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Want your Hillsborough transportation sales tax refund? You might have to ask a judge

If you bought anything in Hillsborough County in the past two years, you were charged a transportation sales tax. You might soon be able to request a refund.

TAMPA, Fla. — Taxpayers looking for a refund of the transportation sales tax they paid to Hillsborough County businesses before it was struck down by the state’s Supreme Court might have to get court approval first.

The proposal is included in a motion recently filed in court by attorneys representing various government entities in Hillsborough County. More than half a billion dollars has been collected through the penny sales tax voters approved by 57 percent in November 2018.

But the Florida Supreme Court ruled in February the tax was unconstitutional because it specifies where the money should go – responsibility justices said falls on elected commissioners, not citizens.

RELATED: Florida Supreme Court finds Hillsborough County's transportation tax charter amendment unconstitutional

People wanting a refund would have to submit a claim to the Hillsborough County Circuit Court, according to the proposal laid out in the motion, where a three-judge panel would have to be established to oversee the reimbursements.

Three former judges were named specifically in the request to the court: former Chief Judge Manuel Menendez, who served from 1984-2015, former Judge William Levens, who served from 2000-2017, and former Judge Herbert Berkowitz, who served from 2012-2019.

Each judge has already agreed to serve on the panel pro bono, the motion said.

The attorneys argue this kind of procedure would “allow refunds to be sought and determined in an effective and expeditious manner, with minimal burden and no cost to taxpayers, as well as the judicial system.”

If the court were to allow this proposal, taxpayers would have 90 days to submit a claim to be considered. However, you wouldn’t be able to dispute the ruling or take any legal action against the county if you don’t like the outcome.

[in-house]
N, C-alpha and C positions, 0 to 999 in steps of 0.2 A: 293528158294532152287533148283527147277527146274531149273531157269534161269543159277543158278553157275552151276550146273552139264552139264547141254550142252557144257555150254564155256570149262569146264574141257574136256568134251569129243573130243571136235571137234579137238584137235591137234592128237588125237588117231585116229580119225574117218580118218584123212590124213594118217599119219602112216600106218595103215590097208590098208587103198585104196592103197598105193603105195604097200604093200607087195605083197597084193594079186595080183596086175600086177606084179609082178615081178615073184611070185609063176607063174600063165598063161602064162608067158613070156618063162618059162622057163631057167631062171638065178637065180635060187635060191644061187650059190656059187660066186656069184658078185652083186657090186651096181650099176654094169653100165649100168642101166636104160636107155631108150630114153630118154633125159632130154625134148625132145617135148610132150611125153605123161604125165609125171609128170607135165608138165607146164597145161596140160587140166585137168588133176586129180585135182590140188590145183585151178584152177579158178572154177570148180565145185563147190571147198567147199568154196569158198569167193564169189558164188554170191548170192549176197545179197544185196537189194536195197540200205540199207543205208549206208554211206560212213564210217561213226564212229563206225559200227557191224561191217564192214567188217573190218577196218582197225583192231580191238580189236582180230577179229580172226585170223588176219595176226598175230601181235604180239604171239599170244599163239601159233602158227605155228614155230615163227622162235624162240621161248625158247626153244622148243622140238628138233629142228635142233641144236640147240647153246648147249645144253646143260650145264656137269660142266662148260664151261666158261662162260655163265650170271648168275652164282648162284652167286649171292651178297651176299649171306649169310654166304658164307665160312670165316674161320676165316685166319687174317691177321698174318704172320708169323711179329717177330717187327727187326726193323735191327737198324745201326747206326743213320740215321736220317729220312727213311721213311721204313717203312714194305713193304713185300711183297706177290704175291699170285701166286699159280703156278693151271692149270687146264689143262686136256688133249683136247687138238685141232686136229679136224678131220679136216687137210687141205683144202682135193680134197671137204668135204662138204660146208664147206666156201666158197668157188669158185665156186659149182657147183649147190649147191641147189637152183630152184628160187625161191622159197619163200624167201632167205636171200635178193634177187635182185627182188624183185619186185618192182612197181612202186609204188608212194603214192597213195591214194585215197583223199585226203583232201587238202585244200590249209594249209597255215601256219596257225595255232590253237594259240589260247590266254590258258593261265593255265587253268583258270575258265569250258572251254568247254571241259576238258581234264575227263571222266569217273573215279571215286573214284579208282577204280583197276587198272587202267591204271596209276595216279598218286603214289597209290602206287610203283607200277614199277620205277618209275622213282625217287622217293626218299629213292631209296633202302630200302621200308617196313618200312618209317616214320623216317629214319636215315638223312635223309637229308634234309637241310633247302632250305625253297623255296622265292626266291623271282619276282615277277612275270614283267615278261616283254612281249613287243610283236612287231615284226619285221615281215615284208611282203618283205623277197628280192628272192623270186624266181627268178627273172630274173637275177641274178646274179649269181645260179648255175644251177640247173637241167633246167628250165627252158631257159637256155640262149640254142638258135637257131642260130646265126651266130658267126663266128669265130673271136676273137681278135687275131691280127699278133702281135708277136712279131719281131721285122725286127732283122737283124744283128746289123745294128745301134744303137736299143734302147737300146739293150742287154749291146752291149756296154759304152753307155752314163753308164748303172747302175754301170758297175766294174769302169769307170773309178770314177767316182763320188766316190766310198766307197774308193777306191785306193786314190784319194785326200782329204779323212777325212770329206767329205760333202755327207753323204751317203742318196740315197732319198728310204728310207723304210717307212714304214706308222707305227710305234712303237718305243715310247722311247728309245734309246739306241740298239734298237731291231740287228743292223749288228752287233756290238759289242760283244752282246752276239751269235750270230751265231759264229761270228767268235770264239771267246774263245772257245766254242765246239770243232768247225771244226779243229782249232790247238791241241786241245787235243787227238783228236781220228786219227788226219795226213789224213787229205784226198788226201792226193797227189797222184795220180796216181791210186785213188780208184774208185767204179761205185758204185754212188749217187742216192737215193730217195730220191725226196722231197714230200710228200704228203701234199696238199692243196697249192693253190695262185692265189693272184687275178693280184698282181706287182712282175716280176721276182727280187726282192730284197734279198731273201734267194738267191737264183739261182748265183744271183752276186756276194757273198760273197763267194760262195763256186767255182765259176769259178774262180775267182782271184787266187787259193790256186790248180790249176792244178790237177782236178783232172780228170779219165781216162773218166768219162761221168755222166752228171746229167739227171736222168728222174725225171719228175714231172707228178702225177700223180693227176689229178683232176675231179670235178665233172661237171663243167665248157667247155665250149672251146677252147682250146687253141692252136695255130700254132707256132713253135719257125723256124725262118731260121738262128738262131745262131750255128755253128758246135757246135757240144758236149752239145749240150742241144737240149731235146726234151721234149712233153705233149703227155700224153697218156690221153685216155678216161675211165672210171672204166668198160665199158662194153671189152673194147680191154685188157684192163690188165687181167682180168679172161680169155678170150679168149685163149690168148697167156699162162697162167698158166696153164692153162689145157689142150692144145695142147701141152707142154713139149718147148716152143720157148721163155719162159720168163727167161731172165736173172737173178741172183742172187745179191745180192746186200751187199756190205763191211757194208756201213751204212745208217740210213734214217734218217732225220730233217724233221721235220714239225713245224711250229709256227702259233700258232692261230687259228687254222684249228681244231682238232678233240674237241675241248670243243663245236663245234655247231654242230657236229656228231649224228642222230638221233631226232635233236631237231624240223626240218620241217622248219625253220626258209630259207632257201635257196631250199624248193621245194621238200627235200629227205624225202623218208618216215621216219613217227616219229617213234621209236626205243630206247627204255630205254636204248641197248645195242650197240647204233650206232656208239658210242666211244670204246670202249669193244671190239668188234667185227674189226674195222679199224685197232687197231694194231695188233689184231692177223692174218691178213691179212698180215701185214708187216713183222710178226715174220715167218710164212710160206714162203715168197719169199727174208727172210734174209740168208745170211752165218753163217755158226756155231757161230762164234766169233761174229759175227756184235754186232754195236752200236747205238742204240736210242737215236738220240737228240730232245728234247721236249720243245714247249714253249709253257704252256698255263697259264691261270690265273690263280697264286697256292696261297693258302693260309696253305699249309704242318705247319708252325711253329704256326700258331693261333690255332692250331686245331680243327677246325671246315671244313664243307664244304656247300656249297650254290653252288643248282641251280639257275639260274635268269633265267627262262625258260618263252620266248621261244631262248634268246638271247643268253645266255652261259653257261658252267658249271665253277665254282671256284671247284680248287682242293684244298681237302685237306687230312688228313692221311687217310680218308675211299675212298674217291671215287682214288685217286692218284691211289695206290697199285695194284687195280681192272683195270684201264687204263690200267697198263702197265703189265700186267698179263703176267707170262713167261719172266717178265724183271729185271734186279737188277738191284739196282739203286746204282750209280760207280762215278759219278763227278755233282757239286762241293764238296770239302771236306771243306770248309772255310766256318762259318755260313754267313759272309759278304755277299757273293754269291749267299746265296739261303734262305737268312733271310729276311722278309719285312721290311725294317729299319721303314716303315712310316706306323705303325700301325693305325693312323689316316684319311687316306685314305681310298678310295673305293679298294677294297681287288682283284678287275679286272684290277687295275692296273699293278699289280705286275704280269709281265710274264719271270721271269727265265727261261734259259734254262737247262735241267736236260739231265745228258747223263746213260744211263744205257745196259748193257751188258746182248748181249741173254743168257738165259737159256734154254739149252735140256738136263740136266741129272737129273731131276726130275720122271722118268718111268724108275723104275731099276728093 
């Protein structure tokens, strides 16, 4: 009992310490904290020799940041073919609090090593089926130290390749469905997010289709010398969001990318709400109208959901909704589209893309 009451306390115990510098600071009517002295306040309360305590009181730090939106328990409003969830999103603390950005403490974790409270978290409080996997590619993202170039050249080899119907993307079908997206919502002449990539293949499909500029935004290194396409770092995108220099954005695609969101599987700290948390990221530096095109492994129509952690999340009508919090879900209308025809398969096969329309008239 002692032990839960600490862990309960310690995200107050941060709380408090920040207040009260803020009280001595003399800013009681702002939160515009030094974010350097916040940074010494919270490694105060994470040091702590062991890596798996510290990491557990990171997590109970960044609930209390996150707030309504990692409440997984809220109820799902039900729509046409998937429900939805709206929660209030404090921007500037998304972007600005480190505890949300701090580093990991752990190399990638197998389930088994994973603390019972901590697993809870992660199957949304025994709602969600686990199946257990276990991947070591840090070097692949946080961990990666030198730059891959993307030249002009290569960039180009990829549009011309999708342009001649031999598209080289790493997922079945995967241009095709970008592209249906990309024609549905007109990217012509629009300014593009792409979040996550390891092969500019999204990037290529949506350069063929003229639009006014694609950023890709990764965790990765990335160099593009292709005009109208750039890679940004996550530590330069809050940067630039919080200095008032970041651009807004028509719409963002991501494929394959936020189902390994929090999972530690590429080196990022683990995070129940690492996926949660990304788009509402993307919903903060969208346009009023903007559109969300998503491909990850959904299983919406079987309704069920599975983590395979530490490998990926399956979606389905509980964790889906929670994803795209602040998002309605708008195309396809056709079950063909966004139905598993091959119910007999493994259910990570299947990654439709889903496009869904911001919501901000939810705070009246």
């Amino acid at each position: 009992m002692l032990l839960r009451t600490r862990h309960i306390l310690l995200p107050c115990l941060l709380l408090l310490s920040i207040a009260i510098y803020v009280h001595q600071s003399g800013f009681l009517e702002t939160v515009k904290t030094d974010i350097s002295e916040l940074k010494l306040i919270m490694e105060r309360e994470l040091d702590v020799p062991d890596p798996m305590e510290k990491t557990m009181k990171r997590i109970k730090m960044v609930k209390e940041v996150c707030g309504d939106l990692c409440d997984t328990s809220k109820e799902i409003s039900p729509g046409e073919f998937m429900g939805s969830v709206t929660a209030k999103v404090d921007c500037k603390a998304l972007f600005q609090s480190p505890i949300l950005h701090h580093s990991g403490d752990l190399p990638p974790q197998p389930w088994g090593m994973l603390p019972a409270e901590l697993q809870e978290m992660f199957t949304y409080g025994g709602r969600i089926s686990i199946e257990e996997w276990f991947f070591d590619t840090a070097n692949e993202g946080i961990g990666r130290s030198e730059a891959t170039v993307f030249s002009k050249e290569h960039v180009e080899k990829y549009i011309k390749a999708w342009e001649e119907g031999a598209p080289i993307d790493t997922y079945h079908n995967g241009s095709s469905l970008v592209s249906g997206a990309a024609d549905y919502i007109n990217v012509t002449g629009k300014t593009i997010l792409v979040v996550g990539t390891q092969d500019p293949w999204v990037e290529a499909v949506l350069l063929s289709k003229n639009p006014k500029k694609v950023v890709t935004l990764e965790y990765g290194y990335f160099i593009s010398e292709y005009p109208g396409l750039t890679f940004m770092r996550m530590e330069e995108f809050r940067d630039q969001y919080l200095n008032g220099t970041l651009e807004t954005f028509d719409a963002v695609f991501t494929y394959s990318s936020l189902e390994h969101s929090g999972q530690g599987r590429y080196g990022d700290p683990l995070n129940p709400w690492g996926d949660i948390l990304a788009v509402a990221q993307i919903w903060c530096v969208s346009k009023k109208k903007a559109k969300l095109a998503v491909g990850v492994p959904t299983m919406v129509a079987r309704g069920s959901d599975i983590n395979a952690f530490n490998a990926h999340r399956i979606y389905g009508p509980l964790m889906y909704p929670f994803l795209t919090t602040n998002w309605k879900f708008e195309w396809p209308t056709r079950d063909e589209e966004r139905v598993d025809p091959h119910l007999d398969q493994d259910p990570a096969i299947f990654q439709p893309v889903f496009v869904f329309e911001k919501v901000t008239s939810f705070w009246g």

Christian Baker, with the citizen-led group that advocated for the tax, said this option would be the fairest and fastest way to ensure the public can get as much money back as possible.

“This will help prevent a class action lawsuit which would only lead to large payouts to attorneys and zero benefit to the community,” Baker said in a statement to 10 Tampa Bay, adding that any unclaimed money should be spent as voters intended: on roads, safety and transit improvements.

“There is absolutely no justification for spending [the money] any other way,” she said.

The submitted proposal doesn’t specify how unclaimed funds should be handled.

But county commissioner Stacy White, who has been fighting the legality of the tax, isn’t crazy about the refund proposal either.

“This process looks an awful lot like it is designed to return as little of the money to the taxpayers as possible and appears to be an attempt at a money grab by the local agencies,” White said in a statement to 10 Tampa Bay. “The case regarding the constitutionality of the collections of these funds is over—this money does not belong to any of these agencies.”

White suggested the Florida Department of Revenue should be the one handling refunds, something county commissioners voted in support of in March.

A judge will ultimately have to sign off this proposal.

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